Quantum entanglement is the invisible non-classical link that can exist between objects separated from each other. Although disputed by Einstein, entanglement is now accepted as a fundamental property of the universe. Light sources exist where photons are emitted as entangled pairs, each photon is ill-defined in direction and energy, but measurement of either gives knowledge of both. If one of the beams of photons is used to illuminate an object, then the image is imprinted onto the other / enabling detection by a remote camera. This is called Quantum or Ghost Imaging, an object placed in one location and be imaged at another! This is all thanks to the coherence of quantum mechanics. Making Ghost Imaging work is a technological challenge, one needs to detect the position of individual photons and distinguish these from any and all sources of noise. To date this has only been possible by raster-scanning single detectors backwards and forwards over the image plane / meaning any Ghost image takes a long time to record. In this work we will develop a real-time Ghost Camera giving live Ghost Images. The system will allow us to explore still disputed questions in the interpretation of Quantum Mechanics including the correct angular form of Heisenberg's uncertainty principle; the pioneering of ghost spectroscopy and explore potential applications in covert imaging, surveillance and sensing. To succeed we will develop a new way of using state of the art photon detectors, computer controlled holograms and short pulse laser sources, while verifying the quantum aspects of our work will require a careful theoretical analysis.
This project was a collaboration between the Strathclyde group and the groups of Profs. Padgett and Buller. This was very much a joint experimental and theoretical project to which we contribued the theoretical work. This summary emphasises these theoretical contributions.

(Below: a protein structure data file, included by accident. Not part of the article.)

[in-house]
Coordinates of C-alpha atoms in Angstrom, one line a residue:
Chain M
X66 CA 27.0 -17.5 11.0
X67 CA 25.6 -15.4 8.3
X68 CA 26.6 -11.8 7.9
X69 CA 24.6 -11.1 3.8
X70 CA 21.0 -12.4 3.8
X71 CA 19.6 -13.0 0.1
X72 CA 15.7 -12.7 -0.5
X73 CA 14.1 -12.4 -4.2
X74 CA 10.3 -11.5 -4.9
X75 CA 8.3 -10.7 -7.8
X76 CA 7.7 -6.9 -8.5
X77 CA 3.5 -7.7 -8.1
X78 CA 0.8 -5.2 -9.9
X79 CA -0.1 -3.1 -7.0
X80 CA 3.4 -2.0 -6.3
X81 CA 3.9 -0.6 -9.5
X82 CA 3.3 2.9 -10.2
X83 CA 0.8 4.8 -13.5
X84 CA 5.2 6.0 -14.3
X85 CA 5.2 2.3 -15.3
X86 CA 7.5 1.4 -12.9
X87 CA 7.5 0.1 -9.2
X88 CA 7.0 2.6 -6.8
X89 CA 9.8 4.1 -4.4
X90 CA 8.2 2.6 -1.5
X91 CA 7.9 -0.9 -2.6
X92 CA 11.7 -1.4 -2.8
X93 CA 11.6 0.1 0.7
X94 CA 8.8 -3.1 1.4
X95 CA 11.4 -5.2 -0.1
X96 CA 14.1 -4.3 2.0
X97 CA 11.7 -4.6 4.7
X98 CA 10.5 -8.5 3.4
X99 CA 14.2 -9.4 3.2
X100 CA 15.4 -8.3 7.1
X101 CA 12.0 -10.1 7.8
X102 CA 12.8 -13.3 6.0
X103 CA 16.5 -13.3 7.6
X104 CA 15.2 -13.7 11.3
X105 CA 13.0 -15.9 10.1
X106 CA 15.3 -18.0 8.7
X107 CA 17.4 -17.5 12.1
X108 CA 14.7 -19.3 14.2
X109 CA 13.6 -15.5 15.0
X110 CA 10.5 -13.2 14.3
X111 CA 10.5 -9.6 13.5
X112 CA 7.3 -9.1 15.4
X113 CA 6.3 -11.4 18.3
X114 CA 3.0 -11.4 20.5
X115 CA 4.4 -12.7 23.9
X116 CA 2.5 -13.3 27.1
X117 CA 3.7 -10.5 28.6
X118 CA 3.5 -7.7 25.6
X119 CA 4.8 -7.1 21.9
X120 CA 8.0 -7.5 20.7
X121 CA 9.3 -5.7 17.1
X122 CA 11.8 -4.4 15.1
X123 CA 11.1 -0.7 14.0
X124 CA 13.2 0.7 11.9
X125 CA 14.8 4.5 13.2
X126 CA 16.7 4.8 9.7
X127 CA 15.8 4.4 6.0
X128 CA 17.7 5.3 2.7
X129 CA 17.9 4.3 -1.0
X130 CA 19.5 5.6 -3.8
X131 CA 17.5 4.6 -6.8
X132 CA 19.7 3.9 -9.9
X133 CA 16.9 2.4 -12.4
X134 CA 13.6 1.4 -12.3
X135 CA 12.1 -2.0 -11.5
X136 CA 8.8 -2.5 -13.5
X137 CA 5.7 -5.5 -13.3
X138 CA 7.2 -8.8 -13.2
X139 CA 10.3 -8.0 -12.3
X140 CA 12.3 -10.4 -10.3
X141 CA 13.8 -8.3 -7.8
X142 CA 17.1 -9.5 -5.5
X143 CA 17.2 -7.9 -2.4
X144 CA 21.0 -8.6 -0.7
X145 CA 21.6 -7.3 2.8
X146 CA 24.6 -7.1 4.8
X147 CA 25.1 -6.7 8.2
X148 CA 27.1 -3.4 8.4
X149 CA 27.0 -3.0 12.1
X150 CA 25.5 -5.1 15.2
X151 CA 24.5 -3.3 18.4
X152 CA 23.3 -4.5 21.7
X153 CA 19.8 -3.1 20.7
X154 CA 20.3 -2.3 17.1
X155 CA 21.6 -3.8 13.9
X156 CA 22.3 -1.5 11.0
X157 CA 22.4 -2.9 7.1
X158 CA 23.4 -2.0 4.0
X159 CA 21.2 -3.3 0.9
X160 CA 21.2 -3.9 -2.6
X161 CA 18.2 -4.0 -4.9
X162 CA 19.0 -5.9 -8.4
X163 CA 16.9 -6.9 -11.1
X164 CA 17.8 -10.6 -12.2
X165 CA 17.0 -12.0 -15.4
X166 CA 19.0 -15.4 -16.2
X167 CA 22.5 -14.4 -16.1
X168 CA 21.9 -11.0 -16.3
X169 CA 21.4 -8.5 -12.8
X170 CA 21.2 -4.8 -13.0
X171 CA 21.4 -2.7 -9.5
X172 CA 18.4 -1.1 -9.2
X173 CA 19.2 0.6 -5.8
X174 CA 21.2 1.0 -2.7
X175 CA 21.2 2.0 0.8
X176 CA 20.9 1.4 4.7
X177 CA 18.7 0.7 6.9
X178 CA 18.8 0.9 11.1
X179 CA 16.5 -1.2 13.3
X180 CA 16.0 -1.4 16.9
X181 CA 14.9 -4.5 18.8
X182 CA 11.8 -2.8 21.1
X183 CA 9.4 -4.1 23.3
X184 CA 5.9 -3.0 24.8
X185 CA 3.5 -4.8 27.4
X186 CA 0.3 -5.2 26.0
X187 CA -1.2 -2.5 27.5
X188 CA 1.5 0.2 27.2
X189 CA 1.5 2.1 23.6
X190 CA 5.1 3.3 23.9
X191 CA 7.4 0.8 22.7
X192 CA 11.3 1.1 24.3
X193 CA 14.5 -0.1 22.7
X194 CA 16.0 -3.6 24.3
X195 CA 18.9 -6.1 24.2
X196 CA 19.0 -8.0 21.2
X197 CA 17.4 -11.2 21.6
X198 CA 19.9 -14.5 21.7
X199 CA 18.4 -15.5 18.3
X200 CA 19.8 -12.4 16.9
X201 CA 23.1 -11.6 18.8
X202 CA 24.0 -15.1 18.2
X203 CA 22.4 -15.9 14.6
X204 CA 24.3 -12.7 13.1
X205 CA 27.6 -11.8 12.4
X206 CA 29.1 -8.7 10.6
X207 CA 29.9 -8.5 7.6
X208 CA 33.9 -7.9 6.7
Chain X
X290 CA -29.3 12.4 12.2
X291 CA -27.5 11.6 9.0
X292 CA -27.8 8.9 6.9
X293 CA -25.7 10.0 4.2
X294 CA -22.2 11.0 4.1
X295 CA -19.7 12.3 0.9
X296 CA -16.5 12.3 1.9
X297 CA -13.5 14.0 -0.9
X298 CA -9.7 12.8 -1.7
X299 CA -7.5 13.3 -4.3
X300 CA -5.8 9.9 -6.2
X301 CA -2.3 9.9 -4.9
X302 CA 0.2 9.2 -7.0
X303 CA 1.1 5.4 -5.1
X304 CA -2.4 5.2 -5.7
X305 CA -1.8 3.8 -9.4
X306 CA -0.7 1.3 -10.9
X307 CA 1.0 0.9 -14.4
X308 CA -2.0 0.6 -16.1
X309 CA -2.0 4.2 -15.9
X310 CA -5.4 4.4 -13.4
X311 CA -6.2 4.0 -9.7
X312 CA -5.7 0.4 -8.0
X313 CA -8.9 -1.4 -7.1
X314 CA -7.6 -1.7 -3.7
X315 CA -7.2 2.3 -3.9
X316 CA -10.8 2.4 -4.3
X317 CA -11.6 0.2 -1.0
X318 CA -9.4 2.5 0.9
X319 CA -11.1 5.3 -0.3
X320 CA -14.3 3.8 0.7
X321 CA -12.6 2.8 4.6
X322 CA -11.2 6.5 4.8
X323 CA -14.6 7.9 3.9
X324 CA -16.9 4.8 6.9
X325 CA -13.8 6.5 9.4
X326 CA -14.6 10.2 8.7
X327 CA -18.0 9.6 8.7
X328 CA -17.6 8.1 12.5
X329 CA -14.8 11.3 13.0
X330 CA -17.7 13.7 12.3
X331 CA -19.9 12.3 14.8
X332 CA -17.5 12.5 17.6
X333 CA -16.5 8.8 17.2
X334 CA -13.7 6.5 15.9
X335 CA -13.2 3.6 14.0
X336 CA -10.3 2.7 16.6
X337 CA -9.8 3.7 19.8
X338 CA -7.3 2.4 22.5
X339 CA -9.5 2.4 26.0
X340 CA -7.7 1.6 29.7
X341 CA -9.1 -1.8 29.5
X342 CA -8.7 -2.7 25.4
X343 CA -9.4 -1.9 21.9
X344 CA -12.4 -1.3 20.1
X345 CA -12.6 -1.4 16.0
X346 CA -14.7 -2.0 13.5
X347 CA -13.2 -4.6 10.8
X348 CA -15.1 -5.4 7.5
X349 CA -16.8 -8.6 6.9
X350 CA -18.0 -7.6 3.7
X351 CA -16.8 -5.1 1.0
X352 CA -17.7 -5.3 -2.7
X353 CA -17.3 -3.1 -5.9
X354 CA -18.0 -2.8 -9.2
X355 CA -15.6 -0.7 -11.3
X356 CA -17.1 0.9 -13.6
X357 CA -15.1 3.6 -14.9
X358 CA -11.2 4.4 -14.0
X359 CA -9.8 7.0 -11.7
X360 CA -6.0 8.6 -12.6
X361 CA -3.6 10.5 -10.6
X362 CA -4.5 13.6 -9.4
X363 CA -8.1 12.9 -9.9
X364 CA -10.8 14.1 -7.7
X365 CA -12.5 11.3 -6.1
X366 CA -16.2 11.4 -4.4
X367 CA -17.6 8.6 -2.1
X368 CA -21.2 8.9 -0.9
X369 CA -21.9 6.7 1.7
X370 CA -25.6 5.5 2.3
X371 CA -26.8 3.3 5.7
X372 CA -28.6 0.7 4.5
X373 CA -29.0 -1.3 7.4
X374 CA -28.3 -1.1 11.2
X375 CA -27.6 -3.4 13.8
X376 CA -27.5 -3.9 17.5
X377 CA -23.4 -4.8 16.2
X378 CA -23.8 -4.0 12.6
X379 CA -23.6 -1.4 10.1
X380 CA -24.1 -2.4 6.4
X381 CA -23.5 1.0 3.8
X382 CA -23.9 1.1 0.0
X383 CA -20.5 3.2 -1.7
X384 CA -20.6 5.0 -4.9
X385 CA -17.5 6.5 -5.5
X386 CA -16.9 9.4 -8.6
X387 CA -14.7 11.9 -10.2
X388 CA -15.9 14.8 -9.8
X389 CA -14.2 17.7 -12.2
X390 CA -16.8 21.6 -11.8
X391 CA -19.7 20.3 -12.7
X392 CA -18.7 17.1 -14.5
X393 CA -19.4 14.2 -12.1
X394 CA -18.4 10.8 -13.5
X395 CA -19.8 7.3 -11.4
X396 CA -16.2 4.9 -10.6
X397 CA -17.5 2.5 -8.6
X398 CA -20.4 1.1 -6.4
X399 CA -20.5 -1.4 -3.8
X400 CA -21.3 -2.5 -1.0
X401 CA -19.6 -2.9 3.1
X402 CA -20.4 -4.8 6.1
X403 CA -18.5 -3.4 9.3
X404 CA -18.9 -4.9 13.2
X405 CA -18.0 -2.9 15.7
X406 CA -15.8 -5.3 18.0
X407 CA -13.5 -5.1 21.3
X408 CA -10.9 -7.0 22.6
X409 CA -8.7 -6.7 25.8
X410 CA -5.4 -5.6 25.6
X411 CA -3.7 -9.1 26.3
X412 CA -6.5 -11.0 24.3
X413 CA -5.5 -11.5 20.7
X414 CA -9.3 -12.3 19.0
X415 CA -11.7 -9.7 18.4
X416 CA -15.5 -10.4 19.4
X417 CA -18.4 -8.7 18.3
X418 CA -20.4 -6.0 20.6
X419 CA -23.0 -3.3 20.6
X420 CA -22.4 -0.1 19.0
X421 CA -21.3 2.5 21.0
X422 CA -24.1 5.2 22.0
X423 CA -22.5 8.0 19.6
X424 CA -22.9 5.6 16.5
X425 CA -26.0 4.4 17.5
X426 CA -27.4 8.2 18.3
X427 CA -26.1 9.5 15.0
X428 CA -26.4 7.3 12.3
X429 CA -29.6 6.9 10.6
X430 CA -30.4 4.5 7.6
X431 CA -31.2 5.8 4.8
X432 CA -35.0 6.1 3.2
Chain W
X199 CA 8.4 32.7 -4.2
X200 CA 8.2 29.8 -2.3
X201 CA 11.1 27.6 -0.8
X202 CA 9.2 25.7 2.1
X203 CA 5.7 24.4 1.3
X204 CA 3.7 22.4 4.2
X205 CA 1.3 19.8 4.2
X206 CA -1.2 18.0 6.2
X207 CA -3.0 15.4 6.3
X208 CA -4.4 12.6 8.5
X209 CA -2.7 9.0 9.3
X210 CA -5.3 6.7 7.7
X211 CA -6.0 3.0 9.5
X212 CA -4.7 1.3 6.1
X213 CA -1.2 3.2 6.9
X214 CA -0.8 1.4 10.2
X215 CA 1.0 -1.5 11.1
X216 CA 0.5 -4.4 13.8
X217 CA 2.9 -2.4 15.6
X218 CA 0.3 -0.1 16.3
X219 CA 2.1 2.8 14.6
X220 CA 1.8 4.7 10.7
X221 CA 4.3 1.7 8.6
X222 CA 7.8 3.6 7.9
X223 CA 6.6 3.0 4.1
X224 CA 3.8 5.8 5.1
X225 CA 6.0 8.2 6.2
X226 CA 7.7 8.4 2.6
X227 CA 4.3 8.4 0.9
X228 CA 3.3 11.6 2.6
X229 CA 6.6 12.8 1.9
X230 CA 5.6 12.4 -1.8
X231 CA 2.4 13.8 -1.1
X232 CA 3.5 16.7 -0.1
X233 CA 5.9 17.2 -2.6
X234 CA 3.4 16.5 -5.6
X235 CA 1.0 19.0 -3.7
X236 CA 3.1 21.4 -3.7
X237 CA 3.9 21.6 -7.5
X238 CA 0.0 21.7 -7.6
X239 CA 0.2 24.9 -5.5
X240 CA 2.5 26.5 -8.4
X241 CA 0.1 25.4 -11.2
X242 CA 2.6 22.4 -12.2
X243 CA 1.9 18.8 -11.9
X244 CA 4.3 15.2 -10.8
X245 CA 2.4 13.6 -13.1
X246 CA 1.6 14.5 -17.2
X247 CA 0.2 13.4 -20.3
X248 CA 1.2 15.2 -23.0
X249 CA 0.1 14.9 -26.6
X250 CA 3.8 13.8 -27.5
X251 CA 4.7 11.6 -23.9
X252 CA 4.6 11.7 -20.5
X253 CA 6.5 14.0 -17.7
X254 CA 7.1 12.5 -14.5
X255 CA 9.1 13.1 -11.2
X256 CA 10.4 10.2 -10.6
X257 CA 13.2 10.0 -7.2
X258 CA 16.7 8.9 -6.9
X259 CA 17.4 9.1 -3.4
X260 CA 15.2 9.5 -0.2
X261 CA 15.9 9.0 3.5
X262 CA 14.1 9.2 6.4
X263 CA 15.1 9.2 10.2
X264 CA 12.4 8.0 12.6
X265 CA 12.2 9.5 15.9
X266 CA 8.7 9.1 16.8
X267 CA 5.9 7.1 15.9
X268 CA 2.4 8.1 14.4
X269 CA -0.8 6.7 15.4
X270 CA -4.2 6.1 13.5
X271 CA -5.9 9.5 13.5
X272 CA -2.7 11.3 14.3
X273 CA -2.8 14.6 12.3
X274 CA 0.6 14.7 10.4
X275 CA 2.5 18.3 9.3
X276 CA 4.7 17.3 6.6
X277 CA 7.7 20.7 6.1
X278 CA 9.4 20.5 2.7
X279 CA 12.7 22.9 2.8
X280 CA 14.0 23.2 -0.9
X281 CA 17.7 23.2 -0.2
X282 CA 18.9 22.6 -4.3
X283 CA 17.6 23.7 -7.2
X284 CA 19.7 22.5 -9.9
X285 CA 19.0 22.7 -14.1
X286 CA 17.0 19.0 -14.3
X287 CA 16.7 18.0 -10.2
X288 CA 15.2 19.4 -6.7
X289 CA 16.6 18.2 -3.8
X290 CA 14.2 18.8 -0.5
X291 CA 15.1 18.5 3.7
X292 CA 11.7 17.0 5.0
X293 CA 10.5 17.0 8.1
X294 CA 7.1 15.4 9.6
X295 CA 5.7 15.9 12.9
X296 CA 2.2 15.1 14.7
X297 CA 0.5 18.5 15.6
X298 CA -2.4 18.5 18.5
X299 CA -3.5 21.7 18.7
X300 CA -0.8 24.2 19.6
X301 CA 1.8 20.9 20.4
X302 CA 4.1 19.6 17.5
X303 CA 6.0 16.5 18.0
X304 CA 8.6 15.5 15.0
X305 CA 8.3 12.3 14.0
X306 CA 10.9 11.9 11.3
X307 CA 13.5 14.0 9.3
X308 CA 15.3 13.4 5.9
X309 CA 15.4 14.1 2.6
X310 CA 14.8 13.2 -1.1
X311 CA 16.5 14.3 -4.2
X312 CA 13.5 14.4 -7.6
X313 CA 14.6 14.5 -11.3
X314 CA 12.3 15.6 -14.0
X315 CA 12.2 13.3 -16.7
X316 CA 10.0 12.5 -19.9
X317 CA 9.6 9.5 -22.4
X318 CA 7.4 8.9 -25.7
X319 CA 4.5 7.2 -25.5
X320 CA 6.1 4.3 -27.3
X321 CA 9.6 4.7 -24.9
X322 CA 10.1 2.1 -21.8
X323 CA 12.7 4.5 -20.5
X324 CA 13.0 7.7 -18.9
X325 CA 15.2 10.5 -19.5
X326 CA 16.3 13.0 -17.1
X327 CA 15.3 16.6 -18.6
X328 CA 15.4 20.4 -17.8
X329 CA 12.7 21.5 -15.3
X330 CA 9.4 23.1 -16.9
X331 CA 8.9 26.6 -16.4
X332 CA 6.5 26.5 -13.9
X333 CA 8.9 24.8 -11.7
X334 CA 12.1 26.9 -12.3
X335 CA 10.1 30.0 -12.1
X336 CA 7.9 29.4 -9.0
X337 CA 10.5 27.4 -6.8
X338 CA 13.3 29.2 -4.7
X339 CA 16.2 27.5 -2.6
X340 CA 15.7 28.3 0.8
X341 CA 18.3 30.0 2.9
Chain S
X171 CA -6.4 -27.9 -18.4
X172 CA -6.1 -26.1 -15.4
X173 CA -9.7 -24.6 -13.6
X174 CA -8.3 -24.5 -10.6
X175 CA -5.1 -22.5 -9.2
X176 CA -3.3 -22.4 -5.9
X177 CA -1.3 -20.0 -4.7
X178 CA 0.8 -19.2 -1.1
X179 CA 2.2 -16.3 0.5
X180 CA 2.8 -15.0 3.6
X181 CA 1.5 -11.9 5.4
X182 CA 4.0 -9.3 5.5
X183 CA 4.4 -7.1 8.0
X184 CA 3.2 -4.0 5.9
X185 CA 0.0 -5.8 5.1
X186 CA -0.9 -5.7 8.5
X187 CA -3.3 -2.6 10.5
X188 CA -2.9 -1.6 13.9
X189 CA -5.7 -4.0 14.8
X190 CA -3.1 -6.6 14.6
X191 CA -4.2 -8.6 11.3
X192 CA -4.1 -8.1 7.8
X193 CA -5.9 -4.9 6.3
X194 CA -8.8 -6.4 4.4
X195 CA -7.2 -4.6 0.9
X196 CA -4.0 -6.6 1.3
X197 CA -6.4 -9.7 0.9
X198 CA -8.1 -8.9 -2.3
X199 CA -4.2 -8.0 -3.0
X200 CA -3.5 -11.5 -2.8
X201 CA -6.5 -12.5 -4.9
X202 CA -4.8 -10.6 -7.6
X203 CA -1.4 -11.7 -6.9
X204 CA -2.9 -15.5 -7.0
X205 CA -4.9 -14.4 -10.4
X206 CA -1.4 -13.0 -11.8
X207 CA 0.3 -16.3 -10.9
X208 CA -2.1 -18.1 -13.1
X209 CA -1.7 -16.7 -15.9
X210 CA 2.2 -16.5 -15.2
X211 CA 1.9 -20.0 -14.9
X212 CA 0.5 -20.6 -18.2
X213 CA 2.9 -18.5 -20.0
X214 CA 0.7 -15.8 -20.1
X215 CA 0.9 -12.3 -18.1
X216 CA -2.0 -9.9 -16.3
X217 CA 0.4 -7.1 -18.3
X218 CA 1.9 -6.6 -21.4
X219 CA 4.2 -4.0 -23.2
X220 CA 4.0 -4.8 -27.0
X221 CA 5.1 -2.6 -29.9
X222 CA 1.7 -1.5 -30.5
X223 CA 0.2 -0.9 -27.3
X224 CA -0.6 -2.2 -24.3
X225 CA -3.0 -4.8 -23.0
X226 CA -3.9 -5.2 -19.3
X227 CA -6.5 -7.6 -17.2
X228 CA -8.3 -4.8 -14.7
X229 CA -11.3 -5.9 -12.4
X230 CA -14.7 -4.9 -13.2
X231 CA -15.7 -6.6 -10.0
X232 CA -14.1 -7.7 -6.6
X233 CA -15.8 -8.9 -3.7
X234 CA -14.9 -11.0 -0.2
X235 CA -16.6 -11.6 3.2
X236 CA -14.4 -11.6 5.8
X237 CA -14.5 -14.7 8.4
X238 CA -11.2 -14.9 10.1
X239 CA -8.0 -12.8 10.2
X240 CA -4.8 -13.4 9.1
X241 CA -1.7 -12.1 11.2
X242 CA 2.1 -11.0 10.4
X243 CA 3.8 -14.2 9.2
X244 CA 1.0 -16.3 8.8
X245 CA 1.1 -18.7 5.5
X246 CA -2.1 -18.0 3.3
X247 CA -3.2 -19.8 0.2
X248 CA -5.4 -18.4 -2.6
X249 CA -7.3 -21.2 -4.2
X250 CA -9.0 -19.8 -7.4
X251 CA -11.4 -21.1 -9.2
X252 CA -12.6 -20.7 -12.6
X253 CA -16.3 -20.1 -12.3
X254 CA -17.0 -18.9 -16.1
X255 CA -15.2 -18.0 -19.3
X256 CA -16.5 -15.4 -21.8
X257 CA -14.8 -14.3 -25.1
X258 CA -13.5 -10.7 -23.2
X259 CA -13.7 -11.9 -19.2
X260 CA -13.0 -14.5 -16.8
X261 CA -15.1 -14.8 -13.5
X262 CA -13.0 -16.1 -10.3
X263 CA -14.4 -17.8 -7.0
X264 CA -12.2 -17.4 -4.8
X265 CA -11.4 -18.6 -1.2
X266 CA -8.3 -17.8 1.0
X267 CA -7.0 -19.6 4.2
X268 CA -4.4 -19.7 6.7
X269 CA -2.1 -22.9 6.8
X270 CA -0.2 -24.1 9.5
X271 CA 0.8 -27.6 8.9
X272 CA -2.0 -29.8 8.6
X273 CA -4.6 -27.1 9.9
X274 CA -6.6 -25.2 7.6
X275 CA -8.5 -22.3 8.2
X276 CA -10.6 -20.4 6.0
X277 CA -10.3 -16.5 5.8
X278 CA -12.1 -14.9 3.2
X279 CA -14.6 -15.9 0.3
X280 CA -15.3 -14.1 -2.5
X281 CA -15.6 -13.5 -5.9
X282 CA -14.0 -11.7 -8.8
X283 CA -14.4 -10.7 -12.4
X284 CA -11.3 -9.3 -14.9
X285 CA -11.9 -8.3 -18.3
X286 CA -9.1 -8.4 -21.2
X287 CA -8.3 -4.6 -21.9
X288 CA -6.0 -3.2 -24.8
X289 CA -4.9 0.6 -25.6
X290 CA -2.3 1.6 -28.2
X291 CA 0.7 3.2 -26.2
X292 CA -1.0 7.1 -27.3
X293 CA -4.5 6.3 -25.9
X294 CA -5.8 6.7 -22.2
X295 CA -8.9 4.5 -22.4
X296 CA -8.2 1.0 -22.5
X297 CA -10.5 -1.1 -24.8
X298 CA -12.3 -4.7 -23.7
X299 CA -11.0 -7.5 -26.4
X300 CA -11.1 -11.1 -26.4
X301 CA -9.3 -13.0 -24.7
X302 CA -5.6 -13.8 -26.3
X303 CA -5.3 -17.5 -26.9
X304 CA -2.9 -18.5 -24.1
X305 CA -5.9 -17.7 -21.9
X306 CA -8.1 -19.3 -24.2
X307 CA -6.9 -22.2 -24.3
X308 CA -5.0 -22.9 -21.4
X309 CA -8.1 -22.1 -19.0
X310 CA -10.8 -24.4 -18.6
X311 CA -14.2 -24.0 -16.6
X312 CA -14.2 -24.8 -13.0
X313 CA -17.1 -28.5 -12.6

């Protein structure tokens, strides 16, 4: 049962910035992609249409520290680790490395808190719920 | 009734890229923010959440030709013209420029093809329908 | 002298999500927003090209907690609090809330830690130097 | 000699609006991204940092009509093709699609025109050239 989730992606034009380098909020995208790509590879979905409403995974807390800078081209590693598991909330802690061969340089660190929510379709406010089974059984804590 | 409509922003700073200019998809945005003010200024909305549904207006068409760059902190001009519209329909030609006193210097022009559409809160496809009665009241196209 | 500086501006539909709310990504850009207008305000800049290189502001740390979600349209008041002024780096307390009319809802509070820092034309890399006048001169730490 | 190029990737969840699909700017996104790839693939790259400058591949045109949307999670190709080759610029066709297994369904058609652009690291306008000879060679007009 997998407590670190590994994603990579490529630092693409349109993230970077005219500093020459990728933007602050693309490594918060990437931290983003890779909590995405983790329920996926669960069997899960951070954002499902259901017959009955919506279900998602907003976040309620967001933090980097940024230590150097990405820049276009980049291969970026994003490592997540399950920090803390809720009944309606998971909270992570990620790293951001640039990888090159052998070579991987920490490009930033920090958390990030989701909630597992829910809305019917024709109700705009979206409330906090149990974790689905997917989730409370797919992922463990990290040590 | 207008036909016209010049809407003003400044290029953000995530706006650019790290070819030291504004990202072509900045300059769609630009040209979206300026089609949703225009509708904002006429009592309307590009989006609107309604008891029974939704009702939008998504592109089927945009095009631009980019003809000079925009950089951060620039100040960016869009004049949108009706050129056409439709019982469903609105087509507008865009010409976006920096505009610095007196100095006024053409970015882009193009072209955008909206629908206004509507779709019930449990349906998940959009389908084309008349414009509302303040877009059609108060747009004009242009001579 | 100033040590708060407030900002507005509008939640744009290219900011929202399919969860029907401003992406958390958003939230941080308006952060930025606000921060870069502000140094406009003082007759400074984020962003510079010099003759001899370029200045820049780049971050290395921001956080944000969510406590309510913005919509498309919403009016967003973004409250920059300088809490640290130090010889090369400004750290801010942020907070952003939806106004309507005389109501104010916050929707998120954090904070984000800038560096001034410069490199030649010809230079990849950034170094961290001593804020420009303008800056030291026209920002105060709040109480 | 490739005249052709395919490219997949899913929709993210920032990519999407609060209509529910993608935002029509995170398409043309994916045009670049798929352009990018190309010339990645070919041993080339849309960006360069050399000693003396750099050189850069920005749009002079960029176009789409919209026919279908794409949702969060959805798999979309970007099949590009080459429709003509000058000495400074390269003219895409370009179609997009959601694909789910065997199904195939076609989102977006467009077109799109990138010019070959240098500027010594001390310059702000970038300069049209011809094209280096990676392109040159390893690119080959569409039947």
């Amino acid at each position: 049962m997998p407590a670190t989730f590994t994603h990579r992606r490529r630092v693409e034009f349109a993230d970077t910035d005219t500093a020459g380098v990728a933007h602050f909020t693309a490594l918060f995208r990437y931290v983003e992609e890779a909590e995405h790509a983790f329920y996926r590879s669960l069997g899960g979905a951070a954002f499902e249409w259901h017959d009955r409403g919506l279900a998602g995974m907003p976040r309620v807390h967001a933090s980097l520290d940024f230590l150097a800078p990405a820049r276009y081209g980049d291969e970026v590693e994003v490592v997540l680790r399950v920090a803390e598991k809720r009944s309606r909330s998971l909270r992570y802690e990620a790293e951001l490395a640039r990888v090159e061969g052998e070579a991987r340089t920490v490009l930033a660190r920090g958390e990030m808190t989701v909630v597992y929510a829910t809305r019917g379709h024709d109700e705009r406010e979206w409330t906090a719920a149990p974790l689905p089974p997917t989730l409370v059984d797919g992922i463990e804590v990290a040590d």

Our principal objective was to address the controversial question of whether or not ghost imaging is a quantum phenomenon or has a classical explanation. It is now clear that ghost imaging, although it does possess a classical analogue, is indeed a quantum phenomenon or, to be more precise, it is a phenomenon in which quantum effects can be manifest. To demonstrate this we designed ghost imaging experiments in which non-local phenomena were evident. This included, in particular, an experiment in which we were able to demonstrate quantum non-locality through the violation of a Bell inequality [Jack et al, Phys. Rev. Lett. 103, 08083602 (2009)].
In order to pursue our objective of gaining insight into the nature of quantum imaging we carried out an in-depth investigation of the entanglement properties of our down-converted photons. This included, in particular, using angular position/orbital angular momentum entanglement to study two-photon interference by passing our photons through apertures in the form of double angular slits [Jha et al, Phys. Rev. Lett. 104, 010501 (2010).]. In this way we were able to investigate and quantify the entanglement of effective qubits. As a demonstration of our ability to manipulate the quantum state we performed the first realisation of optical entanglement localized in three spatial dimensions [Romero et al, Phys. Rev. Lett. 106, 100407 (2011)].
For us, the highlight of our collaboration was the theoretical formulation and experimental confirmation of an Einstein-Podolsky-Rosen paradox for angle and angular momentum [Leach et al, Science 329, 662 (2010)]. This included deriving testable inequalities based on measured uncertainties and on information entropy, the violation of which constitutes the EPR paradox. The resulting correlations were found to violate the effective uncertainty principle by an order of magnitude, making our experiment the strongest realization on record.
As we enhance the precision of our experiments, the long-standing issue of how to separate the spin and orbital components of the total angular momentum becomes even more pressing. A major step in this direction was the realization that there exists a natural helicity in conventional electromagnetic theory [Barnett et al, Phys. Rev. A 86, 013845 (2012)]. This quantity is the analogue of the helicities appearing in particle physics, in plasmas and in fluid mechanics.
In total the project led to 23 journal papers. Including the ones mentioned above, there were 1 paper in Science and 5 in Physical Review Letters. These 23 included further theoretical and experimental studies of entanglement and a review article on orbital angular momentum [Yao and Padgett, Adv. Opt. Photonics 3, 161 (2011)].
Finally, I should mention the paper "Resolution of the Abraham-Minkowski Dilemma" Barnett; Phys. Rev. Lett. 104, 070401 (2010). In this paper I resolve the century-long dilemma of the correct form of optical momentum in a medium. This work, although not listed in the original objectives, was the completion of work initiated under an earlier EPSRC-funded proposal.